Shevardnadze resigns from Communist Party


MOSCOW -- The political pulling and tugging that is shaping the future of the Soviet government took a dramatic turn yesterday when Eduard A. Shevardnadze, the respected former foreign minister, said that he has quit the Communist Party.

In doing so, he makes it considerably less likely that President Mikhail S. Gorbachev can successfully refashion the party to keep the reform movement within its embrace -- and considerably more likely that an independent party will arise to challenge the Communists.

Mr. Gorbachev himself warned last week that if Communist hard-liners drive reformers out of the party, it will be "doomed" come election time.

Mr. Shevardnadze made it clear yesterday that he was quitting because of attacks from hard-liners. On Monday, he was summoned to appear before a party commission to explain his support for reform.

"Under no circumstances will I agree to be brought as a defendant before this 'kangaroo court,' " he replied in a letter released yesterday by the Soviet Interfax news agency.

Instead of showing up, Mr. Shevardnadze quit the party.

His move also comes at a critical time for the reform movement itself. A struggle is going on between those who seek a broad-based national movement that could overlap the liberal wing of the Communist Party and those who say that the Communists have had their chance and it's time for a new party.

Nine reformers -- including Mr. Shevardnadze as well as some top aides to Mr. Gorbachev -- signed a declaration earlier this week urging a unified democratic reform movement, and were )) greeted with moderate praise from Mr. Gorbachev.

Some later said they hope the movement can help to encourage and strengthen Mr. Gorbachev's liberal tendencies.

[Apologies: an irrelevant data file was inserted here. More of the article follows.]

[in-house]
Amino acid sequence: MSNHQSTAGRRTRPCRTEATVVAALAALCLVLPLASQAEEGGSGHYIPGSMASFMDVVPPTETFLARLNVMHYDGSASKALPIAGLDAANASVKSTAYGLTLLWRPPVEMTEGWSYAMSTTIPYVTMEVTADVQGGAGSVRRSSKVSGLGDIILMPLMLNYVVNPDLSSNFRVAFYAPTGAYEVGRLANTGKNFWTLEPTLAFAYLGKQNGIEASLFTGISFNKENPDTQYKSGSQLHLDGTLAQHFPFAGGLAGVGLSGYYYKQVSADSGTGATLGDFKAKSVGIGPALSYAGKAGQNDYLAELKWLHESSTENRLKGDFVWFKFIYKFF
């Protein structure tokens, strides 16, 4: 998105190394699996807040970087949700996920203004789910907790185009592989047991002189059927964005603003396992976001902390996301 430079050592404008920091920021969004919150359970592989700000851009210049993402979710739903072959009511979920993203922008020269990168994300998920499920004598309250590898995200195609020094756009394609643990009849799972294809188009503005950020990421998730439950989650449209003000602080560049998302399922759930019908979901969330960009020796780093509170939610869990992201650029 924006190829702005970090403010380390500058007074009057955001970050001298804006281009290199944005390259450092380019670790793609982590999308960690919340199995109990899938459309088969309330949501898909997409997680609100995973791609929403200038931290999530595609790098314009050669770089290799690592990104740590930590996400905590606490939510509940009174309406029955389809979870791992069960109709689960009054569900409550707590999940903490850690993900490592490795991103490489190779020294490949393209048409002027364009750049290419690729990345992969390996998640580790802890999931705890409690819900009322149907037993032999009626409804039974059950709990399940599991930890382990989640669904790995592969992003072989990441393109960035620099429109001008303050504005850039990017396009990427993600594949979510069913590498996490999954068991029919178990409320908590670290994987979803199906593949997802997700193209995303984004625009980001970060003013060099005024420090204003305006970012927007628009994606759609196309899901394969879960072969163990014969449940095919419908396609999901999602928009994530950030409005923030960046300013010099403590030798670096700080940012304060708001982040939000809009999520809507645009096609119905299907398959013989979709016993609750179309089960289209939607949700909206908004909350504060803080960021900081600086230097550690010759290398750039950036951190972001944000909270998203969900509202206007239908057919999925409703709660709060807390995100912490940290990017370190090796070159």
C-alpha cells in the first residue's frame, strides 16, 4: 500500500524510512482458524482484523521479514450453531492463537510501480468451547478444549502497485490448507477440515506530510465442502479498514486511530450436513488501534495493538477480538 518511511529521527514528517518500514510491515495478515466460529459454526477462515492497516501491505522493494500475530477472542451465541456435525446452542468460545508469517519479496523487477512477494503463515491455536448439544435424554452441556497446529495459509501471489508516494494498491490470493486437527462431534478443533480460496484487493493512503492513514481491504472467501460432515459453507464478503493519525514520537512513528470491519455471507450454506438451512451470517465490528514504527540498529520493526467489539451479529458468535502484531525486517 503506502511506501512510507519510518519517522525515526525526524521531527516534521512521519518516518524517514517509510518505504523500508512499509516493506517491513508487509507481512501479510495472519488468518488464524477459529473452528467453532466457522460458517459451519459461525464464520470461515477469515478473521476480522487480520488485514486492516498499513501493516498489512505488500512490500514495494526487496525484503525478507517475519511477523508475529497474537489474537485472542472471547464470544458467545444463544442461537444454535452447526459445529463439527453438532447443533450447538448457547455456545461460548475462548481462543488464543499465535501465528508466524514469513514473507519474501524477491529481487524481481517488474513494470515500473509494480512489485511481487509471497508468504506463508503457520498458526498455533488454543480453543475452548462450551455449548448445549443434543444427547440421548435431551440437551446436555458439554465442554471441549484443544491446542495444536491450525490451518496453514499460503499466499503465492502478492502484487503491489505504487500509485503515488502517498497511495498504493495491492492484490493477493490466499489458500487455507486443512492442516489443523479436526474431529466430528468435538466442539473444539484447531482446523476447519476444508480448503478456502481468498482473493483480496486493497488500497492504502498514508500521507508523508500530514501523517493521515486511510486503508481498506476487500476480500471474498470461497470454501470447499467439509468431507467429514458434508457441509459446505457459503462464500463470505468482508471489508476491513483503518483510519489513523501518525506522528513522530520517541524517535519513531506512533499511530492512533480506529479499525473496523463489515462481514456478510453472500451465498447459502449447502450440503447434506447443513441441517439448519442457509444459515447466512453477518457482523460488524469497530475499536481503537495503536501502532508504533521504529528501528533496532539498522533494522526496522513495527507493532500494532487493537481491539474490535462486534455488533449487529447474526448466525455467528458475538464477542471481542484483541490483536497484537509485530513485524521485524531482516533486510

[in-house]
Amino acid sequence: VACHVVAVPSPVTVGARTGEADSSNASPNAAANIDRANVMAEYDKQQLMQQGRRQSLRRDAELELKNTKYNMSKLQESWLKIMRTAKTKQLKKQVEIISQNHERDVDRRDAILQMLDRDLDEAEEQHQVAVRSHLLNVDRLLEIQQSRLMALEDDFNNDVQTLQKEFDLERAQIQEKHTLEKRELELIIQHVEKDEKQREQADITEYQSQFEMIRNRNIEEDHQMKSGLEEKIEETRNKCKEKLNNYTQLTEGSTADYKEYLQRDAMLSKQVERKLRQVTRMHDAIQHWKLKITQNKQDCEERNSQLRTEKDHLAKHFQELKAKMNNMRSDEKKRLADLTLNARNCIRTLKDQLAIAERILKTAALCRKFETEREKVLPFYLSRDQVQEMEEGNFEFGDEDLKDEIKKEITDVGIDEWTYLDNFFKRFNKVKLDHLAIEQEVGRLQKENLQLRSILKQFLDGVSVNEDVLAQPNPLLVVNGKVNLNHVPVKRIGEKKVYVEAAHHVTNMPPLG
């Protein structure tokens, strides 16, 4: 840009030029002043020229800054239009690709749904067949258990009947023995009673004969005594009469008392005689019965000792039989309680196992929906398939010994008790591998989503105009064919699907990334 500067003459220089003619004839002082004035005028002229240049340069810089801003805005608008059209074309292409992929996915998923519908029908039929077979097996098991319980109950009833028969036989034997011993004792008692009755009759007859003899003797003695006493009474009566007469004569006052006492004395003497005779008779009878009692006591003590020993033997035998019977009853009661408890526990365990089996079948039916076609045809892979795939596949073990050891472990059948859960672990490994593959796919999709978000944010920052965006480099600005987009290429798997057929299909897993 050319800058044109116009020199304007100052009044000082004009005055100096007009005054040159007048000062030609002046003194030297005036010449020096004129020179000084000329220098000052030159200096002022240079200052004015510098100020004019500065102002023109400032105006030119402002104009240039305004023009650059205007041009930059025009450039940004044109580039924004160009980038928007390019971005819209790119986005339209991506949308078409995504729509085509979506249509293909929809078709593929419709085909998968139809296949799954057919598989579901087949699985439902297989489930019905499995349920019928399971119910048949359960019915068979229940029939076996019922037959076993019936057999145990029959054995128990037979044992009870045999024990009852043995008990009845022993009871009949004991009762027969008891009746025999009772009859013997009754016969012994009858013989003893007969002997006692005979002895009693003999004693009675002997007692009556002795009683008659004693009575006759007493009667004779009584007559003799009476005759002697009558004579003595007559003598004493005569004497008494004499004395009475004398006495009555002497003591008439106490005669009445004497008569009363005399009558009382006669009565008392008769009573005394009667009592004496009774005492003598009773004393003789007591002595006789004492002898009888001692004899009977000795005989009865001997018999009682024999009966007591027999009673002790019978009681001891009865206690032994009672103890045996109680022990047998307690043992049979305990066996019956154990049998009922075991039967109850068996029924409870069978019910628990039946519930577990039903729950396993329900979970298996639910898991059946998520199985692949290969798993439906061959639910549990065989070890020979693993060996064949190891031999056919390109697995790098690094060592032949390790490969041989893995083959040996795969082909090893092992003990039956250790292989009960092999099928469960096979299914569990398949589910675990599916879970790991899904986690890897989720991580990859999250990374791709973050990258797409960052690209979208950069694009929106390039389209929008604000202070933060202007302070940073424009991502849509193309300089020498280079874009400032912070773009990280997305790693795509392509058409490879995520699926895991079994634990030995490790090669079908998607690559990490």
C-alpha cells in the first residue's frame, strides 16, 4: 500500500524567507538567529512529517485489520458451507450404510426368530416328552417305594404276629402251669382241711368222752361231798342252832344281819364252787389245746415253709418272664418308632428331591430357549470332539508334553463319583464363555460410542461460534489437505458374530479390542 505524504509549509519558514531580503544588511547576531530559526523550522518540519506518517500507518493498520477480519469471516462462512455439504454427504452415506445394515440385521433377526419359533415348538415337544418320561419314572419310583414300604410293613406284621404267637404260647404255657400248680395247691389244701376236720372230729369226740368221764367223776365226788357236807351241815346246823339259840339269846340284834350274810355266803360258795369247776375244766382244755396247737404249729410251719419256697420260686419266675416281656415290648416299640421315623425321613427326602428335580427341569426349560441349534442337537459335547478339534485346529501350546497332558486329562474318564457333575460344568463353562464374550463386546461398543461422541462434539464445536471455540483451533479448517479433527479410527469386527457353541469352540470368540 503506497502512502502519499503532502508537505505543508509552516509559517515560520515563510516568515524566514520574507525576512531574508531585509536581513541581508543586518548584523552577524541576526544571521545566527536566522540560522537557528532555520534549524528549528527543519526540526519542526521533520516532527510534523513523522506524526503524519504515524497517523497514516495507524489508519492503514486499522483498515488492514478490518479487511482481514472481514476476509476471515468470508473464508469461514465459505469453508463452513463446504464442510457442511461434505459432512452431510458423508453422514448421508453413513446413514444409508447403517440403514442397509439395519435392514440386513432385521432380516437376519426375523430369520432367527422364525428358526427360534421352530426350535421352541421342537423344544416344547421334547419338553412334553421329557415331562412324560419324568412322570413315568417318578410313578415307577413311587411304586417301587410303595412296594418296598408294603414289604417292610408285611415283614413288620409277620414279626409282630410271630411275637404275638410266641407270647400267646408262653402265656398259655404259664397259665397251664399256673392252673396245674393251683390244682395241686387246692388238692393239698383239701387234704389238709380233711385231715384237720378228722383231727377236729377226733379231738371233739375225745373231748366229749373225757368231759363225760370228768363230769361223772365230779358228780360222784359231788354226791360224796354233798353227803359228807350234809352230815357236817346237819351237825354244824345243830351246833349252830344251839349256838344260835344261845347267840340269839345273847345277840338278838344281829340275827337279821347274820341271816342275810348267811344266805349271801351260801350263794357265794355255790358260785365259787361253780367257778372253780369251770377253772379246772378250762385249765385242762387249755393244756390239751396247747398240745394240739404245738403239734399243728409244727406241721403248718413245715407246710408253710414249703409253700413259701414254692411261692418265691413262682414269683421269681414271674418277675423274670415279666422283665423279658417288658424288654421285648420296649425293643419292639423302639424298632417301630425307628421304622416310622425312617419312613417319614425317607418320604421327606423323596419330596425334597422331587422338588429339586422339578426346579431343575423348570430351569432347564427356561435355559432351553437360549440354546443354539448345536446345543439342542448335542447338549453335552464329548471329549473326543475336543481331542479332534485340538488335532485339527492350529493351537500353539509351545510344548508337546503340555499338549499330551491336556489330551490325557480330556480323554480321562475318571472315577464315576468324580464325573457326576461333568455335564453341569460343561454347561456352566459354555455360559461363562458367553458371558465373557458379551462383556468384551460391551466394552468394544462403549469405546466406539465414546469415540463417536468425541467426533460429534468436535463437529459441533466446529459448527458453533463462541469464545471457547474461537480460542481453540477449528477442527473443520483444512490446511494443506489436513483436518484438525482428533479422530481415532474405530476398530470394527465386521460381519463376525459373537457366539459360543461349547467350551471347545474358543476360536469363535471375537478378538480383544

But several of those signing the declaration would prefer to turn that movement into an independent party in September, one that would be in direct opposition to Mr. Gorbachev. Yesterday's news of Mr. Shevardnadze's resignation only strengthened their hand.

They also won key support yesterday from Boris N. Yeltsin, the ex-Communist and president-elect of the Russian Federation. Although he has been getting along well with Mr. Gorbachev for the past month, Mr. Yeltsin not only endorsed the democratic reform group's effort but said he favored the creation of a new party dedicated to radical reform.

In the past, Mr. Shevardnadze -- a full member of the Communist Party Politburo until July 1990 -- has said he would welcome a two-party system in the Soviet Union.

For his part, Mr. Gorbachev has been tacking strongly to the liberal side ever since the spring (although sporadic provocative acts by security forces in the non-Russian republics have continued). In the face of Mr. Yeltsin's overwhelming victory in the Russian elections in June, when he swamped Communist opponents, Mr. Gorbachev has been turning up the heat on those hard-liners insisting on party purity.

As head of a monolithic, right-wing party, Mr. Gorbachev would appear to have little chance of actually winning an election.

A Communist Party meeting scheduled for the end of July seemed to offer the chance for a general realignment away from the hard-liners. But Mr. Shevardnadze's resignation raises the possibility that the reformers may jump first.

Mr. Shevardnadze is the former party chief in Georgia, where he had a reputation for fighting ruthlessly against both corruption and dissent. But when Mr. Gorbachev made him foreign minister, he became one of the leading proponents of reform and played a major role in ending the Cold War.

He abruptly resigned in December, warning of dictatorship, less than a month before the Soviet army killings in Lithuania. Now, just two weeks before Mr. Gorbachev heads for London to plead his case for aid from the Western nations, Mr. Shevardnadze is warning once again.

It came at a sweltering news conference Wednesday at Moscow City Hall, when several of the signers of this week's reform document attempted with some success to answer questions from the news media and with less success to keep from disagreeing with each other.

Mr. Shevardnadze, with a barely audible voice, his brilliant white hair shining as he sat beneath a golden hammer and sickle, said the democratic opposition group was coming into being in order to bring to an end once and for all "the threat of dictatorship."

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